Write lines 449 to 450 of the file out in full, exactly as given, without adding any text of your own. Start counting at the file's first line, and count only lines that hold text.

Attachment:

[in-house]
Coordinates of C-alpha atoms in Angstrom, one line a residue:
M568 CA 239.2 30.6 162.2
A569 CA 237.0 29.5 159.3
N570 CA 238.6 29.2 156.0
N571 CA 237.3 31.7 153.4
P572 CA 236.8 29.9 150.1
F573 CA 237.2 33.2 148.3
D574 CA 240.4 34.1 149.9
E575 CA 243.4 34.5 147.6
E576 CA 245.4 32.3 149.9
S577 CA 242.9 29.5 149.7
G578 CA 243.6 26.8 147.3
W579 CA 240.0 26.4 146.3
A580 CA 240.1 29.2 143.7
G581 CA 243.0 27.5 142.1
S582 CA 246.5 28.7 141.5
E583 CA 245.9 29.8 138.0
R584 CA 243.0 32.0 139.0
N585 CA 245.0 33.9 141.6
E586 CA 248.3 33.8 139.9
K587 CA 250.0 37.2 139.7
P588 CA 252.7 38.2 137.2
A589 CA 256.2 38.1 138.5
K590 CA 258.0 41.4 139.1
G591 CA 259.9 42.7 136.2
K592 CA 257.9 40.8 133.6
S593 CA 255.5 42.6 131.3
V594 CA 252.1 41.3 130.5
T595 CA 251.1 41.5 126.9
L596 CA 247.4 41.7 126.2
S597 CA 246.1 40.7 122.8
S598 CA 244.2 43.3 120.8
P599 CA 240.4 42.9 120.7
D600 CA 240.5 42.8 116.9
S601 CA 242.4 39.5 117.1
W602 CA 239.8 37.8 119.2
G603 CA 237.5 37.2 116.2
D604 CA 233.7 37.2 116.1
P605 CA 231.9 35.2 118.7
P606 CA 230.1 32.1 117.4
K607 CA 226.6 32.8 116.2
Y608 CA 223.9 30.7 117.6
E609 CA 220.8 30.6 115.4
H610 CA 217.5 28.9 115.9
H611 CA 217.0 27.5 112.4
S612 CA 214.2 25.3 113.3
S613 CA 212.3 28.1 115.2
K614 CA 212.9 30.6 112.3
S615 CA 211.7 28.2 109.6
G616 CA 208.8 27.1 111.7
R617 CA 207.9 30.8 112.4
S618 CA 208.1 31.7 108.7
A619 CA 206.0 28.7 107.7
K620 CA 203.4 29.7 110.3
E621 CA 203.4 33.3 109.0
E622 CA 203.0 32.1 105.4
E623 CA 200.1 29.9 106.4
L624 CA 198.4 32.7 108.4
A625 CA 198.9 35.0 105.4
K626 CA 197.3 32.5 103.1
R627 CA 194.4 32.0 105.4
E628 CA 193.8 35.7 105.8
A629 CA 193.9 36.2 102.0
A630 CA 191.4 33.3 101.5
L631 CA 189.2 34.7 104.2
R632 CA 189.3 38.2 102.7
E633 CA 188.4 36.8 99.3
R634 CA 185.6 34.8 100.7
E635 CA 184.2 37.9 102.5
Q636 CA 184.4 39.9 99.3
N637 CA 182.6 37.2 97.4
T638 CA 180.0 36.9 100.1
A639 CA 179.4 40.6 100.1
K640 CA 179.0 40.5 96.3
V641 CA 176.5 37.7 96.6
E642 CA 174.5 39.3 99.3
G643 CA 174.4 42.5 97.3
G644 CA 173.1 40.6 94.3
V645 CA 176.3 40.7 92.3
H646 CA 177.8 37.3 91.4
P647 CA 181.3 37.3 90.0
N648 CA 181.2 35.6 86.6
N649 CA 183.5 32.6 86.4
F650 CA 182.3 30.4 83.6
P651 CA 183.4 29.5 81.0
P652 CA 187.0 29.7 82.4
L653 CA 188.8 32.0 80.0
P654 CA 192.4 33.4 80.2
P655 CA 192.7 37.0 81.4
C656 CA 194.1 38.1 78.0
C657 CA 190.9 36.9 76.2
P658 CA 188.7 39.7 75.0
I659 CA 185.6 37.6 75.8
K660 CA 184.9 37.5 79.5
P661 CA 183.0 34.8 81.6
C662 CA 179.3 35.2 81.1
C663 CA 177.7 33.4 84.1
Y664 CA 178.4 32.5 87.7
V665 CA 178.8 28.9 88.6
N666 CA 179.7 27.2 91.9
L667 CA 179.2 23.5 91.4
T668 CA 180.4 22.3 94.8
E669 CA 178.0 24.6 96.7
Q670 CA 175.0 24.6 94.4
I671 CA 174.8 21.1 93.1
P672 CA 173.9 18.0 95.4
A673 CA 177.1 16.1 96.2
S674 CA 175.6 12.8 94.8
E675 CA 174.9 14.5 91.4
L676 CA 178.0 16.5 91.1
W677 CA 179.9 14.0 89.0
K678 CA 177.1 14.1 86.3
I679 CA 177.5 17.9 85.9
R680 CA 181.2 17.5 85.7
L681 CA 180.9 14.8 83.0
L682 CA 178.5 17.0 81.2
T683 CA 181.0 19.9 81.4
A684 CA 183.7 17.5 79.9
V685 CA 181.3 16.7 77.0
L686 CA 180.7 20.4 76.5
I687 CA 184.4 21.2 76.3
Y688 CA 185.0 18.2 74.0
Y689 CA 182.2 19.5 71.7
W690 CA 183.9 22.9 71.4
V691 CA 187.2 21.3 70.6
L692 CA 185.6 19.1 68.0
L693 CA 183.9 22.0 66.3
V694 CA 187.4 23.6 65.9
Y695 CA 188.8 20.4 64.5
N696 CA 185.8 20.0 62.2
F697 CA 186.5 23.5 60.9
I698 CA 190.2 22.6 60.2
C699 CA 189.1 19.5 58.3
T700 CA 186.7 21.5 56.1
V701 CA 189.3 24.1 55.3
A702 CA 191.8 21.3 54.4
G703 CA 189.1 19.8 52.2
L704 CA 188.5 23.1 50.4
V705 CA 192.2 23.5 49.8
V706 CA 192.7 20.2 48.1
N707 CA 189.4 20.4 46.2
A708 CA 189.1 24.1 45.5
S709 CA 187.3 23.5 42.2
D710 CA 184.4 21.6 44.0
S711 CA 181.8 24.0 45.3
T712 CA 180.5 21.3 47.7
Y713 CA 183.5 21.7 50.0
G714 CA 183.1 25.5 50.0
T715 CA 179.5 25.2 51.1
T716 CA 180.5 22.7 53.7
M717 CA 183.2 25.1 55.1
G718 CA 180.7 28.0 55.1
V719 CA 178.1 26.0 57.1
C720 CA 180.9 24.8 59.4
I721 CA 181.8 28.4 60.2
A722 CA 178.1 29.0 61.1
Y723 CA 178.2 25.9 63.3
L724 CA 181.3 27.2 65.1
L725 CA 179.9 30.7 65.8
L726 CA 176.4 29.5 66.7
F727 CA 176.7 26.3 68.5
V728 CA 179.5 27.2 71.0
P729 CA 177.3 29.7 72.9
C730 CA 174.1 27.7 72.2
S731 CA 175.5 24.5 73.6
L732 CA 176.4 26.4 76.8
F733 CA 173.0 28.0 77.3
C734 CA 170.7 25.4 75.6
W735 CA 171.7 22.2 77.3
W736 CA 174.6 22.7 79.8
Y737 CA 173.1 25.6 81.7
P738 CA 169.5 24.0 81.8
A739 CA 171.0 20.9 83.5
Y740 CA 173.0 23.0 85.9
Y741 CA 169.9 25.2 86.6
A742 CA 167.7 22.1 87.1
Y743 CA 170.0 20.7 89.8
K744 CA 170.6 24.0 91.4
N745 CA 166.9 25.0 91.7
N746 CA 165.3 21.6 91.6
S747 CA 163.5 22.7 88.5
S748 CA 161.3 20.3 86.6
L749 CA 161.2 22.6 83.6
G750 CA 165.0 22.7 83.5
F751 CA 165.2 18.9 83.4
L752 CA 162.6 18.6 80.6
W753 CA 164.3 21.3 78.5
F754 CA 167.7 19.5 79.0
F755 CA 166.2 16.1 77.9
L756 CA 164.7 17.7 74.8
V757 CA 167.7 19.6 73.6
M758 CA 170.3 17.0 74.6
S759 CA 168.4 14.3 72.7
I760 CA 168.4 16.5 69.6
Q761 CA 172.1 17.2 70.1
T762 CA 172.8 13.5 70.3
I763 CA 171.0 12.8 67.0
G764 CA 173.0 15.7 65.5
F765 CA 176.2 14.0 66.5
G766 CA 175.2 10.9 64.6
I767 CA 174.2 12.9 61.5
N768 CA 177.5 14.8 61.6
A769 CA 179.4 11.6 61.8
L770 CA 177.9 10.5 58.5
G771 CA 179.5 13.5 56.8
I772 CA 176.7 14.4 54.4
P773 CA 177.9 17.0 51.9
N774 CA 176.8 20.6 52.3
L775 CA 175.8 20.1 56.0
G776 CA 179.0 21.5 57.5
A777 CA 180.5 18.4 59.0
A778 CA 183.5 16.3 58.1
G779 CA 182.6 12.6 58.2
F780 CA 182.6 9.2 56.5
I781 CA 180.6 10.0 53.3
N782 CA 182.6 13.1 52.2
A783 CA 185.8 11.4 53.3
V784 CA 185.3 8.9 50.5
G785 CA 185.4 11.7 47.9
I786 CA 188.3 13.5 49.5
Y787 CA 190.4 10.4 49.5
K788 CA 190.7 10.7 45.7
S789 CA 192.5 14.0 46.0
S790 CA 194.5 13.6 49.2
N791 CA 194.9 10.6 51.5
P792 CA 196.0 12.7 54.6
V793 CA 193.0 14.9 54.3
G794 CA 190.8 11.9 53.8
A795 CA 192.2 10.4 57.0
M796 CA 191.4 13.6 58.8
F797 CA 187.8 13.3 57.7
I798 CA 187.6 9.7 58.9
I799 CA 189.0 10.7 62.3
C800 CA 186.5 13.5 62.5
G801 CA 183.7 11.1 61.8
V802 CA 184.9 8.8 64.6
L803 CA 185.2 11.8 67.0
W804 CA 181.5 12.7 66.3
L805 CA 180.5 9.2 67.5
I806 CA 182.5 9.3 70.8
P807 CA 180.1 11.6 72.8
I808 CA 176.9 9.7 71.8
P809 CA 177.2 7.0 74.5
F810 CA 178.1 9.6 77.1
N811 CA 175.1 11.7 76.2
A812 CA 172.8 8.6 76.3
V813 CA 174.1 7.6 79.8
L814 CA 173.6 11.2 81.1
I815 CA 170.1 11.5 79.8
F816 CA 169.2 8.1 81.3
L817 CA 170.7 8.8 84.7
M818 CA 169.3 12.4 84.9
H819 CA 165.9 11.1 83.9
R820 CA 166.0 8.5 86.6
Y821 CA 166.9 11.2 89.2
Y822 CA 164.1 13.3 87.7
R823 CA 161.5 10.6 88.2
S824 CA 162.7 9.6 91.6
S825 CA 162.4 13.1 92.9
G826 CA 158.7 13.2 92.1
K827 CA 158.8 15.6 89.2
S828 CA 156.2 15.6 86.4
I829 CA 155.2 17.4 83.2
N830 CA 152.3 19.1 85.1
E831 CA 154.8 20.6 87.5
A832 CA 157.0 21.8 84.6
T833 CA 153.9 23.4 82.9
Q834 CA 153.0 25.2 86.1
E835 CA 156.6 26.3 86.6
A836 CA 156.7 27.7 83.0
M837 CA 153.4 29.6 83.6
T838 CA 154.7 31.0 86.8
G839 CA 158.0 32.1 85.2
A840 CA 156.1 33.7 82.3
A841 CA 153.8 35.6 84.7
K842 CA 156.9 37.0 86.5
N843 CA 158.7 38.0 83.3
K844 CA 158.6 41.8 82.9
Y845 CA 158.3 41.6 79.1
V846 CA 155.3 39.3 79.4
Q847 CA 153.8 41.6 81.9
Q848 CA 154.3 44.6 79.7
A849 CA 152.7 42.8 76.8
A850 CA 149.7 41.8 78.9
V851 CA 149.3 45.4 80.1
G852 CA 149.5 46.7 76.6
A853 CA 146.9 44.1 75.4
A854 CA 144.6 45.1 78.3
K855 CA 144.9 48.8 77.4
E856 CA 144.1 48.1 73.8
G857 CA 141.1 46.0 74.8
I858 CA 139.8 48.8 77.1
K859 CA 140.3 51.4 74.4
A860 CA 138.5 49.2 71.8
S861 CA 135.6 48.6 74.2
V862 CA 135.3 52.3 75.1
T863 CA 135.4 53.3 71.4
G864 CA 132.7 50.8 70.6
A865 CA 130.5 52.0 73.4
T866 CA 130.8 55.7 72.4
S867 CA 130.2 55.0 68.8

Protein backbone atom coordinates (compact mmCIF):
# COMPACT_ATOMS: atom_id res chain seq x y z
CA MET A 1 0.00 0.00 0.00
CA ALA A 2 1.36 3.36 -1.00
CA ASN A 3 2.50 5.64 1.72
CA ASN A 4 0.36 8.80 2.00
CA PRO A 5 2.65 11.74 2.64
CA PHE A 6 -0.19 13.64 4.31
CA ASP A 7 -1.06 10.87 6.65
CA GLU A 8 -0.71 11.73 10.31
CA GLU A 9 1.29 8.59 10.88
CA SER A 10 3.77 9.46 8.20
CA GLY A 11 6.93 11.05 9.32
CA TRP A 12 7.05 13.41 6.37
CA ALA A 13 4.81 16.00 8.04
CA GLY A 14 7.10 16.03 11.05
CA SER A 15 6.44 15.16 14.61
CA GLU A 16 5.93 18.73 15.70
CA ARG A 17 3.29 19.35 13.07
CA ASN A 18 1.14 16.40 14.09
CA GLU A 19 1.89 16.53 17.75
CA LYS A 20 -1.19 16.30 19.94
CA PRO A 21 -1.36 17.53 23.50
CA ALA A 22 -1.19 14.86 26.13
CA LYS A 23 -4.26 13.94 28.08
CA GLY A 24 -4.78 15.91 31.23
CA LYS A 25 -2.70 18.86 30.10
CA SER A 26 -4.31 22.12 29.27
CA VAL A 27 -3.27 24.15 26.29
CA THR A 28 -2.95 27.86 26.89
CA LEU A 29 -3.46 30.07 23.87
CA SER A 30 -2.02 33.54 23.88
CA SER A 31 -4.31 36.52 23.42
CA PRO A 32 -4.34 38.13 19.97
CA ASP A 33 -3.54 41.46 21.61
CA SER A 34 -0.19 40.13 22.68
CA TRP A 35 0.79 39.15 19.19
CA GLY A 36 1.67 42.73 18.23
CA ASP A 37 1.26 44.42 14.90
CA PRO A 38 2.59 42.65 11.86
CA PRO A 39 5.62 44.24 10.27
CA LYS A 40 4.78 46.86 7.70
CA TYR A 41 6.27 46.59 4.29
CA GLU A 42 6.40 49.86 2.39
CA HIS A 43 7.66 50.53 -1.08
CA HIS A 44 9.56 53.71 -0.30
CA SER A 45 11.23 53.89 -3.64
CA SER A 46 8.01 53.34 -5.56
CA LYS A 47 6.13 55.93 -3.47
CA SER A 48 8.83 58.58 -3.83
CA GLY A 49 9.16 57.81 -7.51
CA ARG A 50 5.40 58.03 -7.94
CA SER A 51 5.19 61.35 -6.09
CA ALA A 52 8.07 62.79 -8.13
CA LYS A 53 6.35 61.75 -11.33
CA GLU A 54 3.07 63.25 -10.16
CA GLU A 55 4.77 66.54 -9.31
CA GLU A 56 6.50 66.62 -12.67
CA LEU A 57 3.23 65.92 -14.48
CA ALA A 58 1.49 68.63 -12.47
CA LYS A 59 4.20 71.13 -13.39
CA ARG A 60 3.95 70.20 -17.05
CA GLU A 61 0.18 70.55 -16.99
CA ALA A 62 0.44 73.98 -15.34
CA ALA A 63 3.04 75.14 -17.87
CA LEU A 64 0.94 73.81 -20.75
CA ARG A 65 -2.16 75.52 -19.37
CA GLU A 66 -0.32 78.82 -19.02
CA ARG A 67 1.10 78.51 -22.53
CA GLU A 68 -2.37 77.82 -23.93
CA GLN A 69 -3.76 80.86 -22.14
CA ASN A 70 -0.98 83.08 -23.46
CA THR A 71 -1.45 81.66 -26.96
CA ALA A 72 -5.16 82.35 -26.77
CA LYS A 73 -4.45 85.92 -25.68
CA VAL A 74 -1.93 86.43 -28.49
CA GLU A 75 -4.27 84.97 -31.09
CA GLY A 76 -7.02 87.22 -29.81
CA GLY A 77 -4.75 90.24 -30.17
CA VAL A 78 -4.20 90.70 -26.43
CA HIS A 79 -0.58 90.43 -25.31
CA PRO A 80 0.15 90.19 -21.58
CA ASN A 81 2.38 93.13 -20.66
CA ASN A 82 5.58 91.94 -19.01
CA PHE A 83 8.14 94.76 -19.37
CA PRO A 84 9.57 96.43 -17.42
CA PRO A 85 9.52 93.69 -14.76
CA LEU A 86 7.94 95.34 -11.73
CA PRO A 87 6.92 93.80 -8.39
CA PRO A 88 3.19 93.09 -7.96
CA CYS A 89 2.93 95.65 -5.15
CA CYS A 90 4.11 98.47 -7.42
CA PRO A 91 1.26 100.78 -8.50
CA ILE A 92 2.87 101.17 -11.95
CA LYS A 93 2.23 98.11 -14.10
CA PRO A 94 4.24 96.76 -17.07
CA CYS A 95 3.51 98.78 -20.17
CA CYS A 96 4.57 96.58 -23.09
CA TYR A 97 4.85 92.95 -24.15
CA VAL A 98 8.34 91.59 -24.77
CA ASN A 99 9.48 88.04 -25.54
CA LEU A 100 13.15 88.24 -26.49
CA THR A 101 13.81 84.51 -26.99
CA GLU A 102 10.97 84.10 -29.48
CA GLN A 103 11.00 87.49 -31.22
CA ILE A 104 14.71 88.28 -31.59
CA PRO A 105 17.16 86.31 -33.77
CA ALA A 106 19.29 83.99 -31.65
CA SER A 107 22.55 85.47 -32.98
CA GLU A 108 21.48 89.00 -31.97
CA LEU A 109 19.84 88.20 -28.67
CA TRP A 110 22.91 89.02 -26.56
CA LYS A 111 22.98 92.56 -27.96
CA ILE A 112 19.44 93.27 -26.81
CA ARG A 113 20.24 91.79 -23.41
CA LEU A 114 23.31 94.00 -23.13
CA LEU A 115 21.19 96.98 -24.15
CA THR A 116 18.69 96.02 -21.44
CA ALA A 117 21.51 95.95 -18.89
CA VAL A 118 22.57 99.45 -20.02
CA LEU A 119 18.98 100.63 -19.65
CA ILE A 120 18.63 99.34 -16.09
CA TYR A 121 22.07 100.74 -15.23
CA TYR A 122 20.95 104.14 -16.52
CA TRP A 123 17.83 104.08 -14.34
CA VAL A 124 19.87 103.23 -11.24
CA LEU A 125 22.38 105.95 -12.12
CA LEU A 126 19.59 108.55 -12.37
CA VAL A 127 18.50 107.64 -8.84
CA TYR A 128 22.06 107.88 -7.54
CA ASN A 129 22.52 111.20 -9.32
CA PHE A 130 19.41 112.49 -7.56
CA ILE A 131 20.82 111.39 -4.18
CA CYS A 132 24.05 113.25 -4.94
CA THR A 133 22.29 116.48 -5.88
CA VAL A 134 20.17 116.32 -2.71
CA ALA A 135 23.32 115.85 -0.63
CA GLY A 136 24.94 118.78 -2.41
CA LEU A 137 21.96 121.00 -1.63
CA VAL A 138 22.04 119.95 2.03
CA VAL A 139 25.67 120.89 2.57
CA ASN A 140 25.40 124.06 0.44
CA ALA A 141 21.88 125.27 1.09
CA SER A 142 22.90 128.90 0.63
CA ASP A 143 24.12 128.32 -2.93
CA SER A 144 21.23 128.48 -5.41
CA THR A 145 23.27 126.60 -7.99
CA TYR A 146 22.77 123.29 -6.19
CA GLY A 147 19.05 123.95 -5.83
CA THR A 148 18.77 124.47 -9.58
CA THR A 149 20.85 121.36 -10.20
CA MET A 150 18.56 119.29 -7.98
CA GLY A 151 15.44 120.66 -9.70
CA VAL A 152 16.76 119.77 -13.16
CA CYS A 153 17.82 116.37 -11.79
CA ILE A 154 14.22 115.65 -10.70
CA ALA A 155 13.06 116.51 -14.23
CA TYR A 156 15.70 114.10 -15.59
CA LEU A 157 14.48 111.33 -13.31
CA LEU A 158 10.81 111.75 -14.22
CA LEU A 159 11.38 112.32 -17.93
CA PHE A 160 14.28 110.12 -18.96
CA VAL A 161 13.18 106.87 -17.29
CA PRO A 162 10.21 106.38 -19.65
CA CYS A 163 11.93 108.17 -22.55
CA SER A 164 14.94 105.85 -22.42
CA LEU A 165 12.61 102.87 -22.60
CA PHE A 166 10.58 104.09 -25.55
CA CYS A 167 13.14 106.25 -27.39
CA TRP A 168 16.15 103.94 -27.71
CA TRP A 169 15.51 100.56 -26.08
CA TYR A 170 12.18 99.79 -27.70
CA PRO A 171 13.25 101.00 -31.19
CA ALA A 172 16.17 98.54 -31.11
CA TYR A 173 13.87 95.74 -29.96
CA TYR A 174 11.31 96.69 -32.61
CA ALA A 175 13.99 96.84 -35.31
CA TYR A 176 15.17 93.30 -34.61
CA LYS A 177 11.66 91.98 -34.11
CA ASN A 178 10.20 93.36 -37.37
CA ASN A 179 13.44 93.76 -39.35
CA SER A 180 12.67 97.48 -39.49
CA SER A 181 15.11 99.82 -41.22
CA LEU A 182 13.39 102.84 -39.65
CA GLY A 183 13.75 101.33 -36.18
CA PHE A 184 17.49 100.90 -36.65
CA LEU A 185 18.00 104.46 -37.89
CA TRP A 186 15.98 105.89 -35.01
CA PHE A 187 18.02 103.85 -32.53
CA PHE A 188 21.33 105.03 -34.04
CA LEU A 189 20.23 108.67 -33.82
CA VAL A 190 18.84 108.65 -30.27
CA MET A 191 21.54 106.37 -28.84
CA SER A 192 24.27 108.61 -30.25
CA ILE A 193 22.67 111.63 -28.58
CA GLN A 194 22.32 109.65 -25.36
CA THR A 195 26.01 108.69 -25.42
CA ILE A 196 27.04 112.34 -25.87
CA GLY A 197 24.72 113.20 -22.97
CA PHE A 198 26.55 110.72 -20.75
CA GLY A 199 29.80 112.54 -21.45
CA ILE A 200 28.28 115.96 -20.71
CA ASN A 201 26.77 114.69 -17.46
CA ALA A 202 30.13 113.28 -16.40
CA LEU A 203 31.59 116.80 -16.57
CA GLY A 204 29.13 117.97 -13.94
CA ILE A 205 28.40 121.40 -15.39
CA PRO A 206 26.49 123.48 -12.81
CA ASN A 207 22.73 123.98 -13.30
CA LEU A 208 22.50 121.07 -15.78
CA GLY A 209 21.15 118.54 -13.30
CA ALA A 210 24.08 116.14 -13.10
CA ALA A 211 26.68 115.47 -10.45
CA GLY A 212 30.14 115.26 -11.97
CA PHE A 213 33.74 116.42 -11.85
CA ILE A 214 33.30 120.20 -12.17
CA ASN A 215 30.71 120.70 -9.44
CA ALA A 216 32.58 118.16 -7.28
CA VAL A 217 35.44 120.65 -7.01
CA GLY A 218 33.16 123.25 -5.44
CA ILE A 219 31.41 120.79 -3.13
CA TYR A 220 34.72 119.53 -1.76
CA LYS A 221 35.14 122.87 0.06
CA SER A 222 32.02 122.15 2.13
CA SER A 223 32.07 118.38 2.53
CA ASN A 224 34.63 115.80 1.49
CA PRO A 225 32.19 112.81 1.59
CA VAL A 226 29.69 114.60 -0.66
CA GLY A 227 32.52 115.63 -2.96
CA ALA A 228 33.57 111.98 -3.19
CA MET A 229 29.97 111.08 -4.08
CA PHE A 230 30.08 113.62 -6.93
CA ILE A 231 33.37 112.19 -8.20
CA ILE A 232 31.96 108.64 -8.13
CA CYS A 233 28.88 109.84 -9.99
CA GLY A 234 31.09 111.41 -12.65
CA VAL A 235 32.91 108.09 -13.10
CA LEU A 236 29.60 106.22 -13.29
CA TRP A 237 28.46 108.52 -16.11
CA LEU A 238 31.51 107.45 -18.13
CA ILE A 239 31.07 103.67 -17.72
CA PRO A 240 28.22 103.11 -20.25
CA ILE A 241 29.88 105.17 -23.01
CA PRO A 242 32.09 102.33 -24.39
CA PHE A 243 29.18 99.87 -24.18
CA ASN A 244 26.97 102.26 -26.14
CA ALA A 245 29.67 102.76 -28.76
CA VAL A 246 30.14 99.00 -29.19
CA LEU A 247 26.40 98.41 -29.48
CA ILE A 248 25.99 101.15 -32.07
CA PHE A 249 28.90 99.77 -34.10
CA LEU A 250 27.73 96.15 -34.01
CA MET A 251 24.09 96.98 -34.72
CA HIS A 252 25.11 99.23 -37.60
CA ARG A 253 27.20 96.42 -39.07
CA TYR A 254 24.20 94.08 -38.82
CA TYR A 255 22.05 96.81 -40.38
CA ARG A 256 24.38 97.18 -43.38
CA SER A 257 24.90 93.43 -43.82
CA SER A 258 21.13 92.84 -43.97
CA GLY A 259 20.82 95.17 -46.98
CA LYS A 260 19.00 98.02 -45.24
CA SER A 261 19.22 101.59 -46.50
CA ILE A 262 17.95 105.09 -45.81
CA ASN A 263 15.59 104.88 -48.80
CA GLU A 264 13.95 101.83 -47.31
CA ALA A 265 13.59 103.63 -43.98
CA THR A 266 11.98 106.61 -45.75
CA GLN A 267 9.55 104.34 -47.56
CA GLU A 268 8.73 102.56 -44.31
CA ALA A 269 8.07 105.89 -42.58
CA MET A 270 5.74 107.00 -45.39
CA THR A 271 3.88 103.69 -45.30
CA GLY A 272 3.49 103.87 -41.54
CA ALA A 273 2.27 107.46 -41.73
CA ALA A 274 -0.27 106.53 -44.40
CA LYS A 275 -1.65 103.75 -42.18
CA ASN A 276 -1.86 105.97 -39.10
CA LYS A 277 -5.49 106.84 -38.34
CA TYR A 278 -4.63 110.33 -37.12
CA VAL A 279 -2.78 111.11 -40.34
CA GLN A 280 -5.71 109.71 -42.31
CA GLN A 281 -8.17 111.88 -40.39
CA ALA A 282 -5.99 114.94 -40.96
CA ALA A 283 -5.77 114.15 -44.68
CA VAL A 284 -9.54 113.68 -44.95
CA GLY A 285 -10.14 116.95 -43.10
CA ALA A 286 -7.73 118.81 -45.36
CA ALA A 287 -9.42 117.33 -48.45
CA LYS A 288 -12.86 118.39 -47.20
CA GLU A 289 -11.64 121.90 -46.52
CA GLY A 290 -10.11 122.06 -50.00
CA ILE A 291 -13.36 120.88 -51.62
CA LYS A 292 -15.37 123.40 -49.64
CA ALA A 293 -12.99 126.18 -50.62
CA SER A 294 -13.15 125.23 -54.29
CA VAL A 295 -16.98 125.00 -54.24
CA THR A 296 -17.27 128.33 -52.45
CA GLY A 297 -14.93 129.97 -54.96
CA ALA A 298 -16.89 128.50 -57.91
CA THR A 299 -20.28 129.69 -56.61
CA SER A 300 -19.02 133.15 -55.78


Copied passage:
CA THR A 145 23.27 126.60 -7.99
CA TYR A 146 22.77 123.29 -6.19